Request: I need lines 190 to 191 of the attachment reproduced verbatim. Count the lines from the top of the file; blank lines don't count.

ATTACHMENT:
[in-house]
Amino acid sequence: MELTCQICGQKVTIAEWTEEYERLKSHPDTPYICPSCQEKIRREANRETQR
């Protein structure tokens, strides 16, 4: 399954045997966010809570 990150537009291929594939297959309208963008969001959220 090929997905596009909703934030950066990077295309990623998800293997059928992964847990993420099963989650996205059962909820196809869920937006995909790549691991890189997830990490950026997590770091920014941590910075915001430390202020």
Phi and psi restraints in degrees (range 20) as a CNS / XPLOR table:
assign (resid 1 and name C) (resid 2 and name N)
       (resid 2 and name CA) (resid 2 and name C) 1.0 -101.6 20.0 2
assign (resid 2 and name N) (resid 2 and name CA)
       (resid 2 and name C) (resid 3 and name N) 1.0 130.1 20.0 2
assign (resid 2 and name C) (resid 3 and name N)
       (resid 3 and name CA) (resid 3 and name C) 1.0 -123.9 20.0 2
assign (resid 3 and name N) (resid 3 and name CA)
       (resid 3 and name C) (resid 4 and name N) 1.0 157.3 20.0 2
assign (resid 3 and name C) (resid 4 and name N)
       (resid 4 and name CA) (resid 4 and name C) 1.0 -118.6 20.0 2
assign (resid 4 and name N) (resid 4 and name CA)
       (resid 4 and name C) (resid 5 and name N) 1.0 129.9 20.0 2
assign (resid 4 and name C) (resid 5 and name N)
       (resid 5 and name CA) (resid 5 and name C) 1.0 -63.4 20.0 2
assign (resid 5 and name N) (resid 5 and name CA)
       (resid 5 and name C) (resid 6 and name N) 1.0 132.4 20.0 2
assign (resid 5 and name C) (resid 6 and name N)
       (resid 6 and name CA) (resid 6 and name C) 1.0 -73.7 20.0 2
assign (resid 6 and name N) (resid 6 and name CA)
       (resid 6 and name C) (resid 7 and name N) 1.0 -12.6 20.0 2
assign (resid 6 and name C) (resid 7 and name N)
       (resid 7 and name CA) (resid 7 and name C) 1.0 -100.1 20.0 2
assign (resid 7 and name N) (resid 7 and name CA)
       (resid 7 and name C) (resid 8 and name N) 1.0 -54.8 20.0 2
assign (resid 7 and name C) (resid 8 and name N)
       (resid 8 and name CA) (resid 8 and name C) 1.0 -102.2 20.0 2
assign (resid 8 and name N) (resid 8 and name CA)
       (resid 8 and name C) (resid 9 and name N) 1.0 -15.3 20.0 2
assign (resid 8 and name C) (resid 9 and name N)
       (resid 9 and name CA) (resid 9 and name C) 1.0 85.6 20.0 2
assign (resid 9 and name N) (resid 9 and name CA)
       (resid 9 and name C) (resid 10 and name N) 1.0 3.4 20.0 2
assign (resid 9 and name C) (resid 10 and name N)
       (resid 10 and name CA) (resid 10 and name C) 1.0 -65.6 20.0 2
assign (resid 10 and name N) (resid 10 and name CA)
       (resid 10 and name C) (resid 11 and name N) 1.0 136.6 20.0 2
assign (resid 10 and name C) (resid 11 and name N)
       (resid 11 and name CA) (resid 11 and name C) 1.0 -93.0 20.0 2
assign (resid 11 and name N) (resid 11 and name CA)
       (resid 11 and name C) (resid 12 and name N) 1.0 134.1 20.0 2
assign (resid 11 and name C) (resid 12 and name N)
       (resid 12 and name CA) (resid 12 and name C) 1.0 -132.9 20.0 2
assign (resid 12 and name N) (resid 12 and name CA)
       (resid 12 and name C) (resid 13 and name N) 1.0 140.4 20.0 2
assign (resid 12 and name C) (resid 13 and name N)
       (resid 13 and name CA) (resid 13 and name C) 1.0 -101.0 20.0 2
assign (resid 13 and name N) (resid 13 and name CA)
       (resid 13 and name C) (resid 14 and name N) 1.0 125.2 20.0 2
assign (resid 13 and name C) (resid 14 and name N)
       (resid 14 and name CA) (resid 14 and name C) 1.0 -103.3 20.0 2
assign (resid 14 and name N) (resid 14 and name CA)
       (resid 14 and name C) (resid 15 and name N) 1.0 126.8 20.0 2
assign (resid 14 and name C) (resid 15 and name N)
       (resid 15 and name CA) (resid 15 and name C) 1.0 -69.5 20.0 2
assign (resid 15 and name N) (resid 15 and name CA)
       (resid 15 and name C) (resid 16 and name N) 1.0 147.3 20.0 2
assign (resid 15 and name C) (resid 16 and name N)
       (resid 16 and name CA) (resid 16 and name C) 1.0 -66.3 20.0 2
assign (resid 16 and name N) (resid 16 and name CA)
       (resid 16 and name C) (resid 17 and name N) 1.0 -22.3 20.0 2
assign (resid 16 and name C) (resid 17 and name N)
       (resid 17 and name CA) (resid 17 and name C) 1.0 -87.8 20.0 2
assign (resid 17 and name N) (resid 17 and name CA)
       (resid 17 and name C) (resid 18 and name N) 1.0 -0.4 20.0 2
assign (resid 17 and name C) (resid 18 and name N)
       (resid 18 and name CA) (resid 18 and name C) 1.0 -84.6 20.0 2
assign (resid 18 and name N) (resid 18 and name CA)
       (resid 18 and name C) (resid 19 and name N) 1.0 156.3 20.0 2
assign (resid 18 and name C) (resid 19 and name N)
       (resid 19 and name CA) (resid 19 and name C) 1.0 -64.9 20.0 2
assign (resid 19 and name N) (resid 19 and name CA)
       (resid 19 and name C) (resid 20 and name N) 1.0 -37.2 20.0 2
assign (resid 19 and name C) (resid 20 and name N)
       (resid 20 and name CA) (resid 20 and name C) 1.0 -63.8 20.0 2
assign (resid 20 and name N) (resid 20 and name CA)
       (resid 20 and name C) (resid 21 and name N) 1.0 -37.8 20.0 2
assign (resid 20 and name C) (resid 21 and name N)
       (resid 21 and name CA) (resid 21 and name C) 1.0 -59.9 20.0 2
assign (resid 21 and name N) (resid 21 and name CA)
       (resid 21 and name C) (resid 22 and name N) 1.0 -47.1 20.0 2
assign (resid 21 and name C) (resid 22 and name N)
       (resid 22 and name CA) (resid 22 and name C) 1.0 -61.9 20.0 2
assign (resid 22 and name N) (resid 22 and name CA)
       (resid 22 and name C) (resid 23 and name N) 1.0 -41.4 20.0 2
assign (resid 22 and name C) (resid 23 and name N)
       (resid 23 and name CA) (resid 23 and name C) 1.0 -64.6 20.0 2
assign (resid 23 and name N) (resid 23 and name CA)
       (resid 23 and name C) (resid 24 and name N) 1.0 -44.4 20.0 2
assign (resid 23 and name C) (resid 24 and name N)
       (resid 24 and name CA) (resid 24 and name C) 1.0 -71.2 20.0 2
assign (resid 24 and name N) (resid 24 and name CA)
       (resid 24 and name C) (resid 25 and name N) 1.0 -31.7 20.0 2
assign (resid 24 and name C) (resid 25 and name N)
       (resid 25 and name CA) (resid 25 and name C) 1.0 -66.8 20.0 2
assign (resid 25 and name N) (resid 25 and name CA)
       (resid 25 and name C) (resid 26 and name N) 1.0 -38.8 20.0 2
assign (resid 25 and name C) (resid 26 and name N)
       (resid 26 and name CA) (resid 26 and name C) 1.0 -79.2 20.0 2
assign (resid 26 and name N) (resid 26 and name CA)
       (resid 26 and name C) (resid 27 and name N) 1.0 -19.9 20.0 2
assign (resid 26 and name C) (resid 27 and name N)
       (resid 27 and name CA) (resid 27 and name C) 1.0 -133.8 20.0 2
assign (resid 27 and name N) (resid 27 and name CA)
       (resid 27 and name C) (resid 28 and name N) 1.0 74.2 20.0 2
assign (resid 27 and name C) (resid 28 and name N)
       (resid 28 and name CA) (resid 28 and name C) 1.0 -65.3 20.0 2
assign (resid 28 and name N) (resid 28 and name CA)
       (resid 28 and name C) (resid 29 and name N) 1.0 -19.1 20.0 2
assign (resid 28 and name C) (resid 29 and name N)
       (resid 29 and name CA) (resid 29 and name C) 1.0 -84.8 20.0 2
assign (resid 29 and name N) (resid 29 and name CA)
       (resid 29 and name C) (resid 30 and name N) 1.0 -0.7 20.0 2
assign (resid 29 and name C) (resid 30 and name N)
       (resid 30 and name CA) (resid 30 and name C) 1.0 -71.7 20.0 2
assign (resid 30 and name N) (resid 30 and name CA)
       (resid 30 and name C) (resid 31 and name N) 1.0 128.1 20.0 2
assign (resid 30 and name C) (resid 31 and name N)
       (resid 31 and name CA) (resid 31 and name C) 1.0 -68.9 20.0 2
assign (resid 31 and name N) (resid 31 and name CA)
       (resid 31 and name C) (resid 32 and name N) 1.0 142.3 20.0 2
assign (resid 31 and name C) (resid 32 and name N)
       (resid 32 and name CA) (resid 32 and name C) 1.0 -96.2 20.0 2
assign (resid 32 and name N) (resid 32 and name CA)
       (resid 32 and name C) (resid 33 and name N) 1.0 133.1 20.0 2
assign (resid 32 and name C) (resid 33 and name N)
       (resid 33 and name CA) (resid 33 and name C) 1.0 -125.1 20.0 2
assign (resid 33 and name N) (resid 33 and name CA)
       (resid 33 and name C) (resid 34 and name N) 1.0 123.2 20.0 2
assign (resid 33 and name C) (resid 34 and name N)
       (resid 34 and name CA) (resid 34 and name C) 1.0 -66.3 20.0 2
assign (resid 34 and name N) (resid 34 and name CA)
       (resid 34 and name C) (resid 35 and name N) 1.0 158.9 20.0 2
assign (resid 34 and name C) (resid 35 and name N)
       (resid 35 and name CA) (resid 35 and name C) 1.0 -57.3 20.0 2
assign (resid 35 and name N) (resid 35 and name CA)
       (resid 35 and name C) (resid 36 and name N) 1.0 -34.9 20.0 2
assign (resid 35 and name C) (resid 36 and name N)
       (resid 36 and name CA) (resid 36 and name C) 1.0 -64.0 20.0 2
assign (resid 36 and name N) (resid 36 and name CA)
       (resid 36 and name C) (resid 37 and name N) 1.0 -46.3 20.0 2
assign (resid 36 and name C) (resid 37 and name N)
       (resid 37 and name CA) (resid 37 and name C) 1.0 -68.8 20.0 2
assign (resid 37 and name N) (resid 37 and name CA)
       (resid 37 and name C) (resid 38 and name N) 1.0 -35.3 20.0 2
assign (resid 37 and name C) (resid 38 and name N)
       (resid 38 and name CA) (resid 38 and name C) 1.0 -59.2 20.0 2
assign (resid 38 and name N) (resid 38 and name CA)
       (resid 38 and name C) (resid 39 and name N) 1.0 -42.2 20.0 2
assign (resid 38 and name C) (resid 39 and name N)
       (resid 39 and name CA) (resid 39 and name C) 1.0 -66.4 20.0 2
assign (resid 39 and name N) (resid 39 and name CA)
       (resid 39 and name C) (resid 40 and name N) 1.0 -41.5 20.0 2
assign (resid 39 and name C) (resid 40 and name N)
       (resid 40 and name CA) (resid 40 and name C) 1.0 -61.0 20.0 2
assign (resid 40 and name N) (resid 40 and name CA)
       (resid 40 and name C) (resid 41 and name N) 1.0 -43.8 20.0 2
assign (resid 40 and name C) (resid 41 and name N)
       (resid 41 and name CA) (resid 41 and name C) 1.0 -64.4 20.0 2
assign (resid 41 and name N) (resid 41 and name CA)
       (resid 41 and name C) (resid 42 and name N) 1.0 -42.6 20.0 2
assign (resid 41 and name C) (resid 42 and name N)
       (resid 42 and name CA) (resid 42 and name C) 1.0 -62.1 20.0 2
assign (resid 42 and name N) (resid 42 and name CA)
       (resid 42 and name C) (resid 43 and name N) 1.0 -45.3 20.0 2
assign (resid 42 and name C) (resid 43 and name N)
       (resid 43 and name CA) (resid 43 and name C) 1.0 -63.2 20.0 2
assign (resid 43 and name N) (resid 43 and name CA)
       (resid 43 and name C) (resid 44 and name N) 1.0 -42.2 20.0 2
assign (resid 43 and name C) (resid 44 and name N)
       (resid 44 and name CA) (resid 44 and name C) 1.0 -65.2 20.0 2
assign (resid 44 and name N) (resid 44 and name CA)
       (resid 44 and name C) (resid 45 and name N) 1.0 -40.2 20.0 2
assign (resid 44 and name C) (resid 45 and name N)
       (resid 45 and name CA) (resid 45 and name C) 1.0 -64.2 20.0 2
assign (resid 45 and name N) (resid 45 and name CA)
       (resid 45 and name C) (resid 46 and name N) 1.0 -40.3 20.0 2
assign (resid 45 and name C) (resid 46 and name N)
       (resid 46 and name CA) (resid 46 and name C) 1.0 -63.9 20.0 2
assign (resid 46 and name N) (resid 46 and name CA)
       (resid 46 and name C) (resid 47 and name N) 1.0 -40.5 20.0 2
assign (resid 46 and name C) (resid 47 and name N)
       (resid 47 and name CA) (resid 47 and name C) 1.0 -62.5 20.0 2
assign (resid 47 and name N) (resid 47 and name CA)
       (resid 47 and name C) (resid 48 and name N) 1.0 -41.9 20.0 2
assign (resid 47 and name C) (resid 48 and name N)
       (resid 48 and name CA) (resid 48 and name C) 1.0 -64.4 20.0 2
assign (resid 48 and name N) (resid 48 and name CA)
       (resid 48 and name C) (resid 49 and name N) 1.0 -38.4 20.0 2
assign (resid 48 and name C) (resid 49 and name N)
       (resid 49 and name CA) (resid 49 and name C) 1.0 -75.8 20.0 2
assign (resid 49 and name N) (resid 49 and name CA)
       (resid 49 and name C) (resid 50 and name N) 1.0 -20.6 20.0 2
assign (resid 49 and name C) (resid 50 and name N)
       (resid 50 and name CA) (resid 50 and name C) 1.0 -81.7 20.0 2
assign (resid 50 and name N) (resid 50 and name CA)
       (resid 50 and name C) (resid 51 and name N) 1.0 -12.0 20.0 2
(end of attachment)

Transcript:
       (resid 48 and name CA) (resid 48 and name C) 1.0 -64.4 20.0 2
assign (resid 48 and name N) (resid 48 and name CA)